This SDK needed to handle all the heavy lifting of user interactivity and API calls. So it needs to be performant and reliable.
The first alarm bells which go off inside any developer’s mind when they import a dependency are those about its size. The SDK has to be as lightweight as possible. We were aiming for gzipped bundle sizes of less than 50KB.
To gain an early mover advantage in the era of copilots, we needed to ship things at speed.
The frontend team started coming up with solutions that fit these criteria.
We considered three frameworks seriously: Vue, Svelte and React itself
Having based more than a few hobby projects on Svelte, I decided to give it a go.
We already had a launcher (think something like Spotlight in Mac or Cortana in Windows) in place, which shared a lot of similarities with the OSlash Copilot.
I made a simple version of that Launcher using Svelte. It literally took me 30 minutes to come up with a basic functional version.
We were all very impressed with the developer experience and the speed. On further looking at the growing ecosystem around Svelte and Svelte Kit, we decided to take a bet on it.
The above setup ended up working very well for us, as you’ll see in a minute from the positive results we got. Some of the benefits are specific to our use cases and some are generic. One common pattern is the ease of development with Svelte(Kit).
Internally, we developed and published a UI component library using SvelteKit. SvelteKit comes with a built-in package command, which you can use to build and package/publish your component libraries. This component library mainly exported our Copilot widget. One instant benefit was reusability, as we were using the same Copilot Widget in our SDK as well as in our dashboard previews.
In the dashboard, we used SvelteKit’s load functions. These load functions would fetch and load data during page loads. They run on the server (SSR) and reside in separate page.server.ts and layout.server.ts files which are different for each different route. This gave us easy separation of concerns and modular scalability.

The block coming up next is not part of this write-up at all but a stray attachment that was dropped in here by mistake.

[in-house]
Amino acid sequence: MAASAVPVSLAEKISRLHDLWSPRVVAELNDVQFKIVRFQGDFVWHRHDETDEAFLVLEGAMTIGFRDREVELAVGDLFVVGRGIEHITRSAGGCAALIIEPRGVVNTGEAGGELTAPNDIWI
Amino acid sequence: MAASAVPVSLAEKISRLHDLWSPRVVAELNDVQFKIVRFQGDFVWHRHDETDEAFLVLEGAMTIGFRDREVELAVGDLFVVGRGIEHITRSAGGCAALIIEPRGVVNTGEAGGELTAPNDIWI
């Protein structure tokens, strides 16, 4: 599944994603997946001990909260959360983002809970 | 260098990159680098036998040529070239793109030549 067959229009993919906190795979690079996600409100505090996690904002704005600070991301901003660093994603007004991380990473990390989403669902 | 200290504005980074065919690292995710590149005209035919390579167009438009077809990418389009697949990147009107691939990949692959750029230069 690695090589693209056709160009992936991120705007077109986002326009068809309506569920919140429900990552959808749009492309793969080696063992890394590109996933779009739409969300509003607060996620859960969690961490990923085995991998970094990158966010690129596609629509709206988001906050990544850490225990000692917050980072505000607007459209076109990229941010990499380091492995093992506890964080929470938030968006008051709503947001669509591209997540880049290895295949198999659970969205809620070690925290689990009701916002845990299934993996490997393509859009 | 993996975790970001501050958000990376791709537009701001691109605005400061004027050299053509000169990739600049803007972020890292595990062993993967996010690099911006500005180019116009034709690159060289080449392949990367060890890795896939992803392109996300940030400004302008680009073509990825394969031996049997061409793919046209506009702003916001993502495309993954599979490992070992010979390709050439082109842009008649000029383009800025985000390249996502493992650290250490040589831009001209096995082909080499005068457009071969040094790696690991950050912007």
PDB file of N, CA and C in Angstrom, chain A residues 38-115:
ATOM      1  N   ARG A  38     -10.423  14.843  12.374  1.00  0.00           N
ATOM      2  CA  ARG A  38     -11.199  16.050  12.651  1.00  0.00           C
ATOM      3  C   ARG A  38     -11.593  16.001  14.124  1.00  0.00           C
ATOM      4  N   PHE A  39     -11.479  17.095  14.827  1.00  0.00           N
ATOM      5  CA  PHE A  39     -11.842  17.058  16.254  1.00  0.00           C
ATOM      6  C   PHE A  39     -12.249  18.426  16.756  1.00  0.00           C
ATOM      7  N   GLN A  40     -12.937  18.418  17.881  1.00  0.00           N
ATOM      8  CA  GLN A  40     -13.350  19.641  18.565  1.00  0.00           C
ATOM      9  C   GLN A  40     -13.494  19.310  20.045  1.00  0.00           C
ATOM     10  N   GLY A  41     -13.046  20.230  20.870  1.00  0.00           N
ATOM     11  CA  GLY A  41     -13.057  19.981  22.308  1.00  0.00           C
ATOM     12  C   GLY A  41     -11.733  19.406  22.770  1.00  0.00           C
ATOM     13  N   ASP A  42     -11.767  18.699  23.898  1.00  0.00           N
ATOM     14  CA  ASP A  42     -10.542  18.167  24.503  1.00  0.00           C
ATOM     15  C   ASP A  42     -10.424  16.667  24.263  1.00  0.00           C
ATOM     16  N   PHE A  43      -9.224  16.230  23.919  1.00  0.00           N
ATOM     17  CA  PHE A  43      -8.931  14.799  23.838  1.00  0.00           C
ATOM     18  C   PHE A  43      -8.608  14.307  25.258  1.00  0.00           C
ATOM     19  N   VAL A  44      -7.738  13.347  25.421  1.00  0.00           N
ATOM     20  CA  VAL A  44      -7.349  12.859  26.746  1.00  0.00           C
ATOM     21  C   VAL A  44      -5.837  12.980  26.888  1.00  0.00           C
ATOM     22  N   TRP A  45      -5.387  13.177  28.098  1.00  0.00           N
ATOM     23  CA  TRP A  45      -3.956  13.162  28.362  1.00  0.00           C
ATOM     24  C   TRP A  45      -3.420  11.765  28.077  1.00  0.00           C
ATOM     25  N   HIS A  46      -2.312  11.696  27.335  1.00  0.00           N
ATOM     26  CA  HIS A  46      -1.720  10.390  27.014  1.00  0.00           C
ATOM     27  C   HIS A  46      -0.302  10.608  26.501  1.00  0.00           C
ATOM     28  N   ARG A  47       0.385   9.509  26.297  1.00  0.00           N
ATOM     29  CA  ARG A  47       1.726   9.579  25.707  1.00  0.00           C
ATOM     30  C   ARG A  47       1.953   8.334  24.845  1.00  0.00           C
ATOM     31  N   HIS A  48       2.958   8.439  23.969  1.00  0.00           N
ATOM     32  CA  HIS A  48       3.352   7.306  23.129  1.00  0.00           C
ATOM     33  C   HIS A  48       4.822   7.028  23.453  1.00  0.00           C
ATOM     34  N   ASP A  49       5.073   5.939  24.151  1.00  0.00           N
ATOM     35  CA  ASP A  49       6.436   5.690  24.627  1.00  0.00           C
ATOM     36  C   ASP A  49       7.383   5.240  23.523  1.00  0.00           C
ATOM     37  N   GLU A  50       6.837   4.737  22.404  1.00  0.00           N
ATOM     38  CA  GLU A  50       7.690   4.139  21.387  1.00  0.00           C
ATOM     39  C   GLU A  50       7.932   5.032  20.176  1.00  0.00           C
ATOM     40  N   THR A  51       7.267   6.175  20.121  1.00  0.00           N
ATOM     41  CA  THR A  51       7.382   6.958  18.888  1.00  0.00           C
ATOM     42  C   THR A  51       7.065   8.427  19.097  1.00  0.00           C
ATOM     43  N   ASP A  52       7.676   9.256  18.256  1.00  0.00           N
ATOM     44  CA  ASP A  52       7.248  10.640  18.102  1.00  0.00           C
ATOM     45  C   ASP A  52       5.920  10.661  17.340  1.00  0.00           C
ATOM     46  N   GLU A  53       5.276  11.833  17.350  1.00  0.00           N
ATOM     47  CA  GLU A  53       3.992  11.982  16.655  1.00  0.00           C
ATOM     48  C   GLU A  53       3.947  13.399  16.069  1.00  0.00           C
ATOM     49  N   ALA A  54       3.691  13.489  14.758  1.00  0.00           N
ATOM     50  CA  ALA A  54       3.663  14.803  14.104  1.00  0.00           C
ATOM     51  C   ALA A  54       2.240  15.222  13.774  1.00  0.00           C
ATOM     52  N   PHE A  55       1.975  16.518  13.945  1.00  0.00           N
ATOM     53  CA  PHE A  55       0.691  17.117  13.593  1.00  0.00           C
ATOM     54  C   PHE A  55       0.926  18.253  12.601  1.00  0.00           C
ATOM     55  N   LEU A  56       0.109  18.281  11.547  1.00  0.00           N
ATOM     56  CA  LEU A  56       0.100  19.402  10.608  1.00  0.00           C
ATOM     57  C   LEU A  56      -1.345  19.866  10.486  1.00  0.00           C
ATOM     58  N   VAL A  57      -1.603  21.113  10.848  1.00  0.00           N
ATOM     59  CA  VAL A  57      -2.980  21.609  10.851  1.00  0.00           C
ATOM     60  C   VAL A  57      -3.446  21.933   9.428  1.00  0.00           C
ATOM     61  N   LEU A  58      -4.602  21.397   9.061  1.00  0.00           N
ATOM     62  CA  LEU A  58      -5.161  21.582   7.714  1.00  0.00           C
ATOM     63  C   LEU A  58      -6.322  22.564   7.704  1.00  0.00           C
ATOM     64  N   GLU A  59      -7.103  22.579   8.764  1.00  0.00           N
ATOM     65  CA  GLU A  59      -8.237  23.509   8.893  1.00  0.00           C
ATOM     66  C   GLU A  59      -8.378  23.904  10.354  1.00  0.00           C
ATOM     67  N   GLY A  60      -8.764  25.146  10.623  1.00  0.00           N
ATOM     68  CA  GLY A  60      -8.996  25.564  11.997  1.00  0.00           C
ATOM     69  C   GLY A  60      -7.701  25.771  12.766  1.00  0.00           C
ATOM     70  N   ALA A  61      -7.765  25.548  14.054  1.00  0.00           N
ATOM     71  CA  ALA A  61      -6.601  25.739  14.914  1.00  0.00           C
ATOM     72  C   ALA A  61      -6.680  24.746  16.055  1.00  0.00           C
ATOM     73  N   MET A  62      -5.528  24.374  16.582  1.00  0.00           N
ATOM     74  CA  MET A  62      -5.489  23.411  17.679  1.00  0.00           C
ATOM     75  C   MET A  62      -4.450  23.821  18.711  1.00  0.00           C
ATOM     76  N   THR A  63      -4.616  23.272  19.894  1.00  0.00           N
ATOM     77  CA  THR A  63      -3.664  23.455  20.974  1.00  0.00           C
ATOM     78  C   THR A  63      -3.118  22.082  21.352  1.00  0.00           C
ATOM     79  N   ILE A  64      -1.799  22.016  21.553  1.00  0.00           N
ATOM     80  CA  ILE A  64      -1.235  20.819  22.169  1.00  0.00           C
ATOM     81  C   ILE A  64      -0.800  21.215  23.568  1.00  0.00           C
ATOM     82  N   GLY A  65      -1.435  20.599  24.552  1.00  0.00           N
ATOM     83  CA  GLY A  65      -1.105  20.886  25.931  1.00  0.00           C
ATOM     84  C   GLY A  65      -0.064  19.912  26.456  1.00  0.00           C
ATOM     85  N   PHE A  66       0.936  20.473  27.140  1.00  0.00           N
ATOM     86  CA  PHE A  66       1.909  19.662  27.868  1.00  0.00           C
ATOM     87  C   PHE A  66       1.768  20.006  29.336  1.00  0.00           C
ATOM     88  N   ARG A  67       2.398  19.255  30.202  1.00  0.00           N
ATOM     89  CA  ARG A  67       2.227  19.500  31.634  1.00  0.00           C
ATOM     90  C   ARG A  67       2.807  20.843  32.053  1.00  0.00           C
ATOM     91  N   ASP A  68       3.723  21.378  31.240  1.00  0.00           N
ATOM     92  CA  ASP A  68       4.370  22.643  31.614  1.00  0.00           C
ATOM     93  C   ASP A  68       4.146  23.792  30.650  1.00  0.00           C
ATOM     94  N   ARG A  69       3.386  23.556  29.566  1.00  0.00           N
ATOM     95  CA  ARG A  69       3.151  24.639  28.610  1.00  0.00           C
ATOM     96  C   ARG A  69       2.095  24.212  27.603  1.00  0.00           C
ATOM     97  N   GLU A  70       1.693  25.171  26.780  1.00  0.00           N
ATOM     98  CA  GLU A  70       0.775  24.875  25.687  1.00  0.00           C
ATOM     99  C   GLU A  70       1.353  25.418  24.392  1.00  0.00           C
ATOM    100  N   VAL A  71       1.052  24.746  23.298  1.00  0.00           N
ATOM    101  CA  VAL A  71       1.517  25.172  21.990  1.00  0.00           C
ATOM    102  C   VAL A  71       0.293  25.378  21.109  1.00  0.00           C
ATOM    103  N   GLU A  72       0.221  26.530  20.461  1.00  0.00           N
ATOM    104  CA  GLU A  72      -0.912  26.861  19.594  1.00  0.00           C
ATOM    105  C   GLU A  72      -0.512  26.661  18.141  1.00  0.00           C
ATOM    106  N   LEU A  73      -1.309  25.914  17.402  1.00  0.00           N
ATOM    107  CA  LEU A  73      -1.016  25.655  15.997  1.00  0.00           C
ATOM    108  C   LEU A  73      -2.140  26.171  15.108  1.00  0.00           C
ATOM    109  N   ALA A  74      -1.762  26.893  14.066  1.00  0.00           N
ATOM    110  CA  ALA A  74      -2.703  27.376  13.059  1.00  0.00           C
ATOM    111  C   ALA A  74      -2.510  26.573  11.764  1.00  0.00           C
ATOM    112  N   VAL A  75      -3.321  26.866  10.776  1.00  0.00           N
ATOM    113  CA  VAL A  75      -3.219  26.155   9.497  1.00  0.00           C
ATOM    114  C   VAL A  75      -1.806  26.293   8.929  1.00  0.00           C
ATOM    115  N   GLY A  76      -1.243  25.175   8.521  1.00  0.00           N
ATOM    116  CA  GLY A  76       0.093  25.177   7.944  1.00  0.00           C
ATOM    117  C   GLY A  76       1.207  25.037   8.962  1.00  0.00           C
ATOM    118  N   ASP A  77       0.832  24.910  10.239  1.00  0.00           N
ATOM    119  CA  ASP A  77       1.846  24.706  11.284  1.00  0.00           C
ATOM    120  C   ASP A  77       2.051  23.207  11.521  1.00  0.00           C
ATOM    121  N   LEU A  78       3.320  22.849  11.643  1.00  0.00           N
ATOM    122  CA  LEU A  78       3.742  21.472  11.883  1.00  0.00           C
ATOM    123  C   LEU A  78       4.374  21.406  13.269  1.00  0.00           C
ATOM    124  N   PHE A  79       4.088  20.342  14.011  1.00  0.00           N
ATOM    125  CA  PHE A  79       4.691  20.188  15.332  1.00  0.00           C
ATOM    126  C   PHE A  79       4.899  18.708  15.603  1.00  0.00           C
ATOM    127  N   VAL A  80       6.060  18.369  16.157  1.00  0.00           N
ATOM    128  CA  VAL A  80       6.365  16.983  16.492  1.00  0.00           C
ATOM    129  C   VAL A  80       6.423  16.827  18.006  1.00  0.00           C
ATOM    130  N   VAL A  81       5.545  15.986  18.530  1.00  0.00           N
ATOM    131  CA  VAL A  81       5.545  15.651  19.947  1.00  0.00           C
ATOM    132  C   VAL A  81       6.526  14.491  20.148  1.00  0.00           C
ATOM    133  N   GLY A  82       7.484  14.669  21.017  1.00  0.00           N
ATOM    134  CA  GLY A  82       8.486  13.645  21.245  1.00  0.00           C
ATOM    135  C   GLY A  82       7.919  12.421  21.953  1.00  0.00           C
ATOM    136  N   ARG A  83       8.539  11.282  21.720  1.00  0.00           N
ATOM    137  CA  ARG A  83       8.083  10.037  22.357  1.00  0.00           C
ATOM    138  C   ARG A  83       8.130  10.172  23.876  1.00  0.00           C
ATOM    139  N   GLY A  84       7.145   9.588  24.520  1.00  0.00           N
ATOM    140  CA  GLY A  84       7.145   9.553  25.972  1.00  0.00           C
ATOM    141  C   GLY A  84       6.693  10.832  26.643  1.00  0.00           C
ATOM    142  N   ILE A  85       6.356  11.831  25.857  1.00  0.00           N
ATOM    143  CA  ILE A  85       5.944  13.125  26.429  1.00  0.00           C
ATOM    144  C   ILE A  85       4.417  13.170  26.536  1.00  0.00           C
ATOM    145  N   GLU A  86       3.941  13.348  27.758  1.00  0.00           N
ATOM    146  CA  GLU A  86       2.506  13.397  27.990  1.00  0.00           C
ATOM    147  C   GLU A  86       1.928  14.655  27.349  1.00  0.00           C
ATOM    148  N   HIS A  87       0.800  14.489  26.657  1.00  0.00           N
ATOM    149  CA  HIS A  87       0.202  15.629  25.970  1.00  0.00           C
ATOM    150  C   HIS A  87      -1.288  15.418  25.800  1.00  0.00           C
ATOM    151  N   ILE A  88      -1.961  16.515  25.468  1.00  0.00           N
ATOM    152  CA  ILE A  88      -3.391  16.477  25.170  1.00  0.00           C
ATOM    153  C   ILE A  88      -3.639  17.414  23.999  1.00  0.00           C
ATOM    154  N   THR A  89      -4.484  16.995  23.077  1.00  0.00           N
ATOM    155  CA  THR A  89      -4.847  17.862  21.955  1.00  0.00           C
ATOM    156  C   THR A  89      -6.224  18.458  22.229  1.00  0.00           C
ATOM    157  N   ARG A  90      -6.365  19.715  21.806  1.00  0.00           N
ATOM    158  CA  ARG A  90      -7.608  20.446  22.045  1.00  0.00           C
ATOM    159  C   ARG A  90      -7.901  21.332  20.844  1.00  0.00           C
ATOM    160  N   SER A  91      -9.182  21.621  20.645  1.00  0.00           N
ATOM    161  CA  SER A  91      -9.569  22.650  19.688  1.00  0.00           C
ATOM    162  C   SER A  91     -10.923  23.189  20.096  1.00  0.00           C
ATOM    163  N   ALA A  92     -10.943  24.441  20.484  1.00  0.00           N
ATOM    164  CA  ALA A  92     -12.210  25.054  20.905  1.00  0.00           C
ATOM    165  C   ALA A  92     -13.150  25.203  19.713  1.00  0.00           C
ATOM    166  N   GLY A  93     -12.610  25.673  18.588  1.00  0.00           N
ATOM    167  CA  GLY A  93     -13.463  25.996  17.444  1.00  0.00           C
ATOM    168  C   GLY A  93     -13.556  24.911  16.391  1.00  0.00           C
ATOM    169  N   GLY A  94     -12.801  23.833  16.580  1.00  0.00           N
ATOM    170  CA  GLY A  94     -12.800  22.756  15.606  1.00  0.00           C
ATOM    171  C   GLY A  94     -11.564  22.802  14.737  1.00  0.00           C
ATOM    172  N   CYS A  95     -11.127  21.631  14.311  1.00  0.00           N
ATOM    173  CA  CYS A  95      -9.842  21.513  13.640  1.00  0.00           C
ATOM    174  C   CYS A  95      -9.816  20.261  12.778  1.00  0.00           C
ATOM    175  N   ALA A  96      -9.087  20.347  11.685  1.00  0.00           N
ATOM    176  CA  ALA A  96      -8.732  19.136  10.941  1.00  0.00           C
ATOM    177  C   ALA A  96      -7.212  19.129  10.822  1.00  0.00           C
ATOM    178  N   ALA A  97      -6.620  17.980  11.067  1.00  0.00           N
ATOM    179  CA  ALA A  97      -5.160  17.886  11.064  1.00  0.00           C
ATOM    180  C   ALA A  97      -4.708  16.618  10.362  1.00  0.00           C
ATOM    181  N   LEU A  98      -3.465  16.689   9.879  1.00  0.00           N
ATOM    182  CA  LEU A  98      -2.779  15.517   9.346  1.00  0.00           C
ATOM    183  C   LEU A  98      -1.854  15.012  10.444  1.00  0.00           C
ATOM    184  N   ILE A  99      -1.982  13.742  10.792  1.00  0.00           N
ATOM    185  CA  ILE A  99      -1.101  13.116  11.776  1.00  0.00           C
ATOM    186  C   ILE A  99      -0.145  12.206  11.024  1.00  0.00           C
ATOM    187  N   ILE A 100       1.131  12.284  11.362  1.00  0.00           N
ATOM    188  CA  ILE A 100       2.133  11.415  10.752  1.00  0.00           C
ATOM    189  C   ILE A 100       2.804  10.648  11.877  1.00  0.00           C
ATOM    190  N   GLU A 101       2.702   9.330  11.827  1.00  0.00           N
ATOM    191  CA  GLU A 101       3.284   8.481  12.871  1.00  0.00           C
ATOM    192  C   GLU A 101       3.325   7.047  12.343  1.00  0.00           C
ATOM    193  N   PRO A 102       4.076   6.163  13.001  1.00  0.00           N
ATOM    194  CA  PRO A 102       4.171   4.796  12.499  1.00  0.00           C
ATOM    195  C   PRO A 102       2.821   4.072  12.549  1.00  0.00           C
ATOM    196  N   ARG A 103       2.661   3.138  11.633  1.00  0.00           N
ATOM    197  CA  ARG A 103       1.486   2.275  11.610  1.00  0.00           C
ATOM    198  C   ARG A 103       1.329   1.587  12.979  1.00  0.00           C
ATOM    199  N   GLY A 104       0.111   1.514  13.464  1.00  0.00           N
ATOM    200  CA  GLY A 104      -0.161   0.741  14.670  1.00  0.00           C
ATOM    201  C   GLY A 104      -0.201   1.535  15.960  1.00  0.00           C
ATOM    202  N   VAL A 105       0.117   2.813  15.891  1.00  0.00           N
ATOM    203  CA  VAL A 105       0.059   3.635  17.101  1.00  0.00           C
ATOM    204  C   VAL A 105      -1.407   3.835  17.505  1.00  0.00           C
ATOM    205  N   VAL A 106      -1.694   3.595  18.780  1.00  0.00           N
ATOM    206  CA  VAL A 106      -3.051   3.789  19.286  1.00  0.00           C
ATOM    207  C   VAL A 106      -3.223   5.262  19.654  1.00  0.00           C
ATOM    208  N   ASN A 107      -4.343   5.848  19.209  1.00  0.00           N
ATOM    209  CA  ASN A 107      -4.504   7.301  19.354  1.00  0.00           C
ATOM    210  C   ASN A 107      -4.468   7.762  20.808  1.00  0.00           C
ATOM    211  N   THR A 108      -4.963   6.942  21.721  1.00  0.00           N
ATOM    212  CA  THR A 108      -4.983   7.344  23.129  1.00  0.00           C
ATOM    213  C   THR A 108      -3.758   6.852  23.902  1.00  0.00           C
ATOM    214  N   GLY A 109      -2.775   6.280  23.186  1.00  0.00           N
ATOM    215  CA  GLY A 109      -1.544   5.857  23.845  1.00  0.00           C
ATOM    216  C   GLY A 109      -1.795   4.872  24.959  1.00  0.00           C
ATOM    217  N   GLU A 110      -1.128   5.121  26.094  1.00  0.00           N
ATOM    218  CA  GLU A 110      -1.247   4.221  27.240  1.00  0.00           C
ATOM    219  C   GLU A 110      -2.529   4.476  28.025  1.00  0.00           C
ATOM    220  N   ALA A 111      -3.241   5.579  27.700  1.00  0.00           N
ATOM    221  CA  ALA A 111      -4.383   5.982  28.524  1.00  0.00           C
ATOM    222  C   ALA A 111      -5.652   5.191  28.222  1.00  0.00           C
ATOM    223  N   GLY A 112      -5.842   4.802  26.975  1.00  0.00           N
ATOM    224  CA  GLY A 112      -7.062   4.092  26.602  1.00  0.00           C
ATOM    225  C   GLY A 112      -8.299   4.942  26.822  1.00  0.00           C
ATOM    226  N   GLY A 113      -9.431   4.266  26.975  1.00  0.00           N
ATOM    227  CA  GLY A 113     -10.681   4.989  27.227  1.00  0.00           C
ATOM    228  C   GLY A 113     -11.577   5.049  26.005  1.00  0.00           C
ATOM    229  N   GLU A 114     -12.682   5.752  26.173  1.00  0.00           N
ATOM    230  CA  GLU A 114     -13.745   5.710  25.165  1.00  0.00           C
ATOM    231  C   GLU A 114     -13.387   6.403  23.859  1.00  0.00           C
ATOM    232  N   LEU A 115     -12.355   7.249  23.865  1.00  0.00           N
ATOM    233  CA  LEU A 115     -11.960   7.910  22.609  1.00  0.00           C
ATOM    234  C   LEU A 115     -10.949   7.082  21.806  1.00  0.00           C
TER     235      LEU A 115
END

One beautiful thing about these server side load functions is that they support streaming of promises. This is super useful in data heavy pages. We used this in our analytics page.
We needed to call a bunch of APIs to display different categories of analytic results. Let's call these ‘Initial APIs’. On top of this, we needed to make more API calls, if the user wanted to know more about a particular analytics result. Let’s call these ‘Know More APIs’. The user would click on the dropdown to view this ‘Know More Result’.
A naive/brute force implementation would be to call ‘Initial APIs’ on page load and do client side ‘Know More API’ calls when the user clicks on ‘Know More’. Clearly, the problem with this is that the user needs to wait till the ‘Know More API’ resolves its promise.
Another approach would be to load everything on page load. Firstly, call the ‘Initial APIs’. On getting the initial results, call the ‘Know More APIs’. Once everything is resolved, then only render the page. Clearly, this would result in quite a lengthy page load time.